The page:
HELENA — The Montana Supreme Court ruled Tuesday to keep the Libertarian candidate for secretary of state on November’s election ballots after the head of the state’s Republican Party tried to have the candidate declared ineligible.
The justices, in a 5-1 decision, denied GOP Chairman Jeff Essmann’s request to remove Roger Roots from the ballot because Roots failed to file his required campaign finance disclosure paperwork.
Roots is a long-shot candidate for the open seat against Republican Corey Stapleton and Democrat Monica Lindeen. He has neither raised nor spent any money in his campaign to replace outgoing Secretary of State Linda McCulloch.
Essmann argued that Roots is not eligible as a candidate because he failed to file his business disclosure statement and several campaign finance reports. Under Montana law, candidates who don’t file the documents must be removed from the ballot.
Essmann had asked the court to order county election officials to stop printing ballots and remove Roots’ name.
Commissioner of Political Practices Jonathan Motl responded that Roots filed the documents, though some were late and one was lost in his office after Roots submitted it. Roots also said that he filed all the paperwork that was required of him.
Roots said that he believes Essmann wants him off the ballot because Roots would take votes away from Stapleton in the race. Essmann denied that he was trying to give Stapleton an advantage against Lindeen by striking Roots from the ballot.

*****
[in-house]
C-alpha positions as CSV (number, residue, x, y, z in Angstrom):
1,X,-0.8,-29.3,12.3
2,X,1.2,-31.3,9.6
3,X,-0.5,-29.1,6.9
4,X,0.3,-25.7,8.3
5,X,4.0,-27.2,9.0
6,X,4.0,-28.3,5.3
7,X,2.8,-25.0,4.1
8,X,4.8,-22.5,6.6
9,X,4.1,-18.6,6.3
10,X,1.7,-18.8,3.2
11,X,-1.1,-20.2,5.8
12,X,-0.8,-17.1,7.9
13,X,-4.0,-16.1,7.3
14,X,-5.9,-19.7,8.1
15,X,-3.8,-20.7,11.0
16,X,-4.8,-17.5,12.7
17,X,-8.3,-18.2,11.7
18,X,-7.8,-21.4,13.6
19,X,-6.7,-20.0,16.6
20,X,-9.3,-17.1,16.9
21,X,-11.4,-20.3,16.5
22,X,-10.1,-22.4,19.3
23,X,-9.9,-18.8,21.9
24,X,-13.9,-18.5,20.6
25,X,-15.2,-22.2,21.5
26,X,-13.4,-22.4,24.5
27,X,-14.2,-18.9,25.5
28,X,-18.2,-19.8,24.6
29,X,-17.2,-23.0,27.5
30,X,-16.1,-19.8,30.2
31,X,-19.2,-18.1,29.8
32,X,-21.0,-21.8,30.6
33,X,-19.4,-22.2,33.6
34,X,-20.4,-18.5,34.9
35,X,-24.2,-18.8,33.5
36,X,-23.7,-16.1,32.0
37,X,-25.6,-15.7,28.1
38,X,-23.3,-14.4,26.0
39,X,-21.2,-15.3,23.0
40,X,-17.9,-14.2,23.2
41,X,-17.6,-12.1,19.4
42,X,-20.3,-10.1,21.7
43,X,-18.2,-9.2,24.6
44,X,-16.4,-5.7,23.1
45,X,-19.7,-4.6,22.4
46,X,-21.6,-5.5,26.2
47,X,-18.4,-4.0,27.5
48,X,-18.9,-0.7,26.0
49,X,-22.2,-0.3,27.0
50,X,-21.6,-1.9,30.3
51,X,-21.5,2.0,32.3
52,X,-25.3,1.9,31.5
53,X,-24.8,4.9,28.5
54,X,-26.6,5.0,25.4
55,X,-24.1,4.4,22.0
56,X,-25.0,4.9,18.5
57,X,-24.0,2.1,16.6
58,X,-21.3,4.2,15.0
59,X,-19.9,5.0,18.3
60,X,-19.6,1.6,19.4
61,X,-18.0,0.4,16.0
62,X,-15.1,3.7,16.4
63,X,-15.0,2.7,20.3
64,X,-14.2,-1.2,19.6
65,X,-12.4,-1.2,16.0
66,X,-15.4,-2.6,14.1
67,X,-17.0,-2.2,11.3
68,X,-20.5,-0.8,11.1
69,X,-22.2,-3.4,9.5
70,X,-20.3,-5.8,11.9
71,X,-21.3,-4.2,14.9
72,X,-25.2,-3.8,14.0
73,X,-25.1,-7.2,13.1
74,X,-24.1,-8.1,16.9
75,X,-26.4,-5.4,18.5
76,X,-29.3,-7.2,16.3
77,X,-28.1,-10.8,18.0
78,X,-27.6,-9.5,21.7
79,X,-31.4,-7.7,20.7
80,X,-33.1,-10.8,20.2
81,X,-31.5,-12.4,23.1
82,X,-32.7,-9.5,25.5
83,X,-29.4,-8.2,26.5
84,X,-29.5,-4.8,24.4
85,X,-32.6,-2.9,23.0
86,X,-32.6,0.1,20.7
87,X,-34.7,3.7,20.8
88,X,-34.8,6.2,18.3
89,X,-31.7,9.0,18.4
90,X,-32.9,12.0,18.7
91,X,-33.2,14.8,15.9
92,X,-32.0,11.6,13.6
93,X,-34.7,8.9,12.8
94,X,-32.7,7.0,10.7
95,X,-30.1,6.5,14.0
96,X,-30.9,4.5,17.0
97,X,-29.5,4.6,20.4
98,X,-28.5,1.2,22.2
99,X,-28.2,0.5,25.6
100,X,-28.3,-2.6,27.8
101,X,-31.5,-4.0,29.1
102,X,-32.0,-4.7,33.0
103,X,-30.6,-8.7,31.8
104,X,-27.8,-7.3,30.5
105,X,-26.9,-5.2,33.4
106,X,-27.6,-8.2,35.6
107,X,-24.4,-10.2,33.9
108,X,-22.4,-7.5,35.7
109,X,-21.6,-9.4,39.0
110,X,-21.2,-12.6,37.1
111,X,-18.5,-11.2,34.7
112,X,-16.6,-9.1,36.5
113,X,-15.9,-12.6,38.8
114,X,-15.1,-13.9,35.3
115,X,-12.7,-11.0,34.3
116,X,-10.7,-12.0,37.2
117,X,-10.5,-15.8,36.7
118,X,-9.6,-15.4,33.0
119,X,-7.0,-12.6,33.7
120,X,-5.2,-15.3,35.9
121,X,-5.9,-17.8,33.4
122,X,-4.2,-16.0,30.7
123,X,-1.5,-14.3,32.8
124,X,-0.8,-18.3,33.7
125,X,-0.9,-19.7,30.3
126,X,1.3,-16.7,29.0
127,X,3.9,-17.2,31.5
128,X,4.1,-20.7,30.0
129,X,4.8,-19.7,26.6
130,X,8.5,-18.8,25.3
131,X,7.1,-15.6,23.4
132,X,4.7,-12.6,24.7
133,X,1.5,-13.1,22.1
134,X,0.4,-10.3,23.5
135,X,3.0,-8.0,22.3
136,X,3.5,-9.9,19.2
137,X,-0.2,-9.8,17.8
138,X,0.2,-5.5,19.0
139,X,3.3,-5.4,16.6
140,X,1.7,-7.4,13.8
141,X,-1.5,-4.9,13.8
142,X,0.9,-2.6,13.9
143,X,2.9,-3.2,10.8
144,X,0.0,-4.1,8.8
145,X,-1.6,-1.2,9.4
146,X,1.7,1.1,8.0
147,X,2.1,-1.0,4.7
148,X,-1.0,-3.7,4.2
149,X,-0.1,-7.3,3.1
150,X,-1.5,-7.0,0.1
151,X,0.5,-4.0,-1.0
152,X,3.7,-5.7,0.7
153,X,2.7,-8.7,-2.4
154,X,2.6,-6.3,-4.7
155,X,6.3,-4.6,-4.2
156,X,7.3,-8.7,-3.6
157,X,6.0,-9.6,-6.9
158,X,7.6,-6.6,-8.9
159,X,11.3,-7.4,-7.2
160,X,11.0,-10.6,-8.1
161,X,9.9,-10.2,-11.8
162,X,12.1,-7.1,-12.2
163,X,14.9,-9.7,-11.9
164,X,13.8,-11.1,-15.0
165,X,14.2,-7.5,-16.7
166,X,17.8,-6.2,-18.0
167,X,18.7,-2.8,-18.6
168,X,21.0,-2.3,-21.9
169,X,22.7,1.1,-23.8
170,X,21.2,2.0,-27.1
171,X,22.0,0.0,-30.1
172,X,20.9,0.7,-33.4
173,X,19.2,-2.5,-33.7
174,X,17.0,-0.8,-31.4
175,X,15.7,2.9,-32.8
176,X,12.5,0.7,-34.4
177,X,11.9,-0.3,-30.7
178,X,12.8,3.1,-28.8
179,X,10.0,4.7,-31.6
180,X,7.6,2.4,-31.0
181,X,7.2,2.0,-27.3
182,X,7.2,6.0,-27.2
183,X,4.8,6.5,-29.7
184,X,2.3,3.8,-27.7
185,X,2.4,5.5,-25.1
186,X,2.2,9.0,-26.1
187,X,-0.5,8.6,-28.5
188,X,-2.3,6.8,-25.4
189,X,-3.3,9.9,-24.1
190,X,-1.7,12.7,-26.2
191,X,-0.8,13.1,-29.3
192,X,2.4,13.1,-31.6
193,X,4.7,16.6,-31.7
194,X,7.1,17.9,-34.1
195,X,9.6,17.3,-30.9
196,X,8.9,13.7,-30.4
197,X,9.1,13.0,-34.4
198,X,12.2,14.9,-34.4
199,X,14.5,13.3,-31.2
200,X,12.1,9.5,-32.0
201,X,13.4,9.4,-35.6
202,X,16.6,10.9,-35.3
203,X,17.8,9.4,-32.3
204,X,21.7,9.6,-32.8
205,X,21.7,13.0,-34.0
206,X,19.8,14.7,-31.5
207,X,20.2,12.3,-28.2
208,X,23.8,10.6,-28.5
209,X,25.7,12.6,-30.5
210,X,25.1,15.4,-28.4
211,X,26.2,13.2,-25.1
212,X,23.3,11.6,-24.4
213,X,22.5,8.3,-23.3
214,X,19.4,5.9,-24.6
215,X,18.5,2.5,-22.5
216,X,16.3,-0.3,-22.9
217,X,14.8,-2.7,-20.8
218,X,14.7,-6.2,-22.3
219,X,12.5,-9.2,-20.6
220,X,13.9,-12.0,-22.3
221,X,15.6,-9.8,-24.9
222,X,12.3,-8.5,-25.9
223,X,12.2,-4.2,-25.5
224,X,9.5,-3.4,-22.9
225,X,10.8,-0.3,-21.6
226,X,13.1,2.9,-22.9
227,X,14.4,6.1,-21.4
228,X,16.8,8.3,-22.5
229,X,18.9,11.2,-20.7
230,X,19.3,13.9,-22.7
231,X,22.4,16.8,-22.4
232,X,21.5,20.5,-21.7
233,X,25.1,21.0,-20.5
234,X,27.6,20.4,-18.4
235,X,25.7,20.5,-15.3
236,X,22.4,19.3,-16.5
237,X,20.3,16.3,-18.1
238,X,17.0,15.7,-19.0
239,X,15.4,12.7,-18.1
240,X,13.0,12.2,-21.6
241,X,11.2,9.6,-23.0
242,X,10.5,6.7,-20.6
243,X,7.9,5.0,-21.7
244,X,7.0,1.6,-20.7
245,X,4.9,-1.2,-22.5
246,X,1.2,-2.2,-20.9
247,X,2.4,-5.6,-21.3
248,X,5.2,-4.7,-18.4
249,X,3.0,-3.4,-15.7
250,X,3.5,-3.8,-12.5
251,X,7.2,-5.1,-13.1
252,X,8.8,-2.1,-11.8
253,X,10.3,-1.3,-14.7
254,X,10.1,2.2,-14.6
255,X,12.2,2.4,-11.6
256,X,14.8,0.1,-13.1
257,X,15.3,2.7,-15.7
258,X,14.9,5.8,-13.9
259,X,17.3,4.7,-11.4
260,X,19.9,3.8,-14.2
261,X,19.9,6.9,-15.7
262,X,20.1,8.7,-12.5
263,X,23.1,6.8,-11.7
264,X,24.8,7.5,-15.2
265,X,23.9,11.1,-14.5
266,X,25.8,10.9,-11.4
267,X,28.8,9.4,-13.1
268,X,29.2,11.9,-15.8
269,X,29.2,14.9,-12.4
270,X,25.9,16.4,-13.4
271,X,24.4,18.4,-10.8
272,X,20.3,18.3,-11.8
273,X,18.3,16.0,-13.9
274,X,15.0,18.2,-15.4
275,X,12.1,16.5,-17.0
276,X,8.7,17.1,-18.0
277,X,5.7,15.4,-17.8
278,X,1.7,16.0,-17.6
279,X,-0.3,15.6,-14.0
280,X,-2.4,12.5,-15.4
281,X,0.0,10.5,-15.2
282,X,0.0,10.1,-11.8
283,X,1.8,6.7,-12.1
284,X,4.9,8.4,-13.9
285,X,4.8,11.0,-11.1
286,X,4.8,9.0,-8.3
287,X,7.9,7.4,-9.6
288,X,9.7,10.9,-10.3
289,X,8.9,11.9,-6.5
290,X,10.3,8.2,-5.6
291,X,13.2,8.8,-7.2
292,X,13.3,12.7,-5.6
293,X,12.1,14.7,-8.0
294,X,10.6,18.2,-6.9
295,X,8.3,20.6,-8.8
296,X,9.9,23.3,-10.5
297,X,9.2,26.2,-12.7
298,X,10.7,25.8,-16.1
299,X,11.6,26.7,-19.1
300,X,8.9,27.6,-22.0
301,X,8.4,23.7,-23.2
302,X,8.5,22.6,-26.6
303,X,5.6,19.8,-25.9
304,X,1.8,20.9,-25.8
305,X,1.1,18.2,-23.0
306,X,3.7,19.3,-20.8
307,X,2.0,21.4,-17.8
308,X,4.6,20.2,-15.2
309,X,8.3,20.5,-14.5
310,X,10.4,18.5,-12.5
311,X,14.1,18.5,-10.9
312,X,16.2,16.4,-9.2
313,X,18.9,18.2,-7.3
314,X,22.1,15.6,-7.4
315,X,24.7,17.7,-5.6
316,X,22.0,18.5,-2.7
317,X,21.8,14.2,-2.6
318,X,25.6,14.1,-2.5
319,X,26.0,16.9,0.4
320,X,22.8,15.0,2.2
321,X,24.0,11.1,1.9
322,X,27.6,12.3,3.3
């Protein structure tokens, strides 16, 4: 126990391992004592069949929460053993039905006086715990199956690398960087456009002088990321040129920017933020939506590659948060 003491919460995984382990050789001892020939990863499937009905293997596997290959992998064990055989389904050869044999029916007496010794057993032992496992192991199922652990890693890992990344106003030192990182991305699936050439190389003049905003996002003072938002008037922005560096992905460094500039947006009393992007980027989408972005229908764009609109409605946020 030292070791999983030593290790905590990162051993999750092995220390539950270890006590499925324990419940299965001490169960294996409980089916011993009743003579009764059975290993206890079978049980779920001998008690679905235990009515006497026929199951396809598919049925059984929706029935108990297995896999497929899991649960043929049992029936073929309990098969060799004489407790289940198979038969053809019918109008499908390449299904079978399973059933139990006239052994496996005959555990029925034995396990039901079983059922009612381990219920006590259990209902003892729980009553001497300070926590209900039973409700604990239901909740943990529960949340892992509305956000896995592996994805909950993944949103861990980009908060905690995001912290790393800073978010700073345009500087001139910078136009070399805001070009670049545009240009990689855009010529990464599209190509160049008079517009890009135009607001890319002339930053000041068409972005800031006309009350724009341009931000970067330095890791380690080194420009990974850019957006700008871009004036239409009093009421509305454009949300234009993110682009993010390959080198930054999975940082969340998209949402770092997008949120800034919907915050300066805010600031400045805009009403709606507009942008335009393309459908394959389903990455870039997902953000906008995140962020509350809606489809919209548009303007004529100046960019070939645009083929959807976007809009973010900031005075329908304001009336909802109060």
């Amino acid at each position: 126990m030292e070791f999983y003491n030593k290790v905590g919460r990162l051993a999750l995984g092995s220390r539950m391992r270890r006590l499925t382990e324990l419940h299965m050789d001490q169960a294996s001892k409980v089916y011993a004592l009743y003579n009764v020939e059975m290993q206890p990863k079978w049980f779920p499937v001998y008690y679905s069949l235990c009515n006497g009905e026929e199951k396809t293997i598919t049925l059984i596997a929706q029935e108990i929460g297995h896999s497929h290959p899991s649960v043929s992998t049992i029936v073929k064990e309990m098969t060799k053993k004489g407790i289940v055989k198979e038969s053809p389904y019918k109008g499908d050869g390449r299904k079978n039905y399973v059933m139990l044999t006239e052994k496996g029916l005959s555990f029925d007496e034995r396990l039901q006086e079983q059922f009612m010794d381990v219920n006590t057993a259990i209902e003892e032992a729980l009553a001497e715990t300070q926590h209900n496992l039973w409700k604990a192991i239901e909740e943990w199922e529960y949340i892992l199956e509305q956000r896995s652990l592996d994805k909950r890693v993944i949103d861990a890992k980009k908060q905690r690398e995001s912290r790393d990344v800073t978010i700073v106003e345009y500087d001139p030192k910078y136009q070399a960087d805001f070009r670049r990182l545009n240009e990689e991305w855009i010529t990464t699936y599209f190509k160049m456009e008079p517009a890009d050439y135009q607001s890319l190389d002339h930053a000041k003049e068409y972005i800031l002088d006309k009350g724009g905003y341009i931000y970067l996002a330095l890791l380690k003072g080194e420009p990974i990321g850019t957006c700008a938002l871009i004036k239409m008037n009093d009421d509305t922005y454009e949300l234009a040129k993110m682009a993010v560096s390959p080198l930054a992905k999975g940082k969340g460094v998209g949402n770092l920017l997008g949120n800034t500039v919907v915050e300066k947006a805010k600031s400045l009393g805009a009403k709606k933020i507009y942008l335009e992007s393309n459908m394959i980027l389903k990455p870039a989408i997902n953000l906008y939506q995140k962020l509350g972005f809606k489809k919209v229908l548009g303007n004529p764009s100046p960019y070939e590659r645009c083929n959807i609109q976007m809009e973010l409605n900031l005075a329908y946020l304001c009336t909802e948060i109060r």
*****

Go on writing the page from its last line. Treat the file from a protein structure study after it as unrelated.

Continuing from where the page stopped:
The majority opinion written by Justice Patricia Cotter said that Motl and McCulloch properly carried out their duties in approving candidates and certifying election ballots. Statements by Roots, Motl and McCulloch establish that Roots did file the necessary paperwork, she wrote.
Halting the printing of ballots at this late stage would compromise November’s elections, Cotter said.
“It is too late to take this action, as only ten days remain before printed ballots are due at the election administrator offices for mailing,” Cotter wrote.
Essmann said he disagreed with the decision and said that the election is already compromised.
“I think it’s compromised because a name is unlawfully appearing on the ballot,” Essmann said.
Ballots must be mailed to military and overseas voters by Sept. 23, under state and federal laws. Fifty counties had sent their ballots to print as of last week and one, Jefferson County, has already completed its printing, according to secretary of state officials.
Justice Laurie McKinnon dissented with the majority opinion. She wrote that the business disclosure Motl claims to have misplaced has never been produced, which constitutes a failure to file. She adds that Roots also should be removed from the ballot because he did not file four monthly campaign finance reports, but just one report in August that covered the five periods.
She dismissed the idea that changing the ballot would compromise the election process.
“Should the election prove close between two candidates, votes that Roots will inevitably receive will draw into question the integrity of the election and the validity of a candidate who wins by a narrow margin,” McKinnon wrote.
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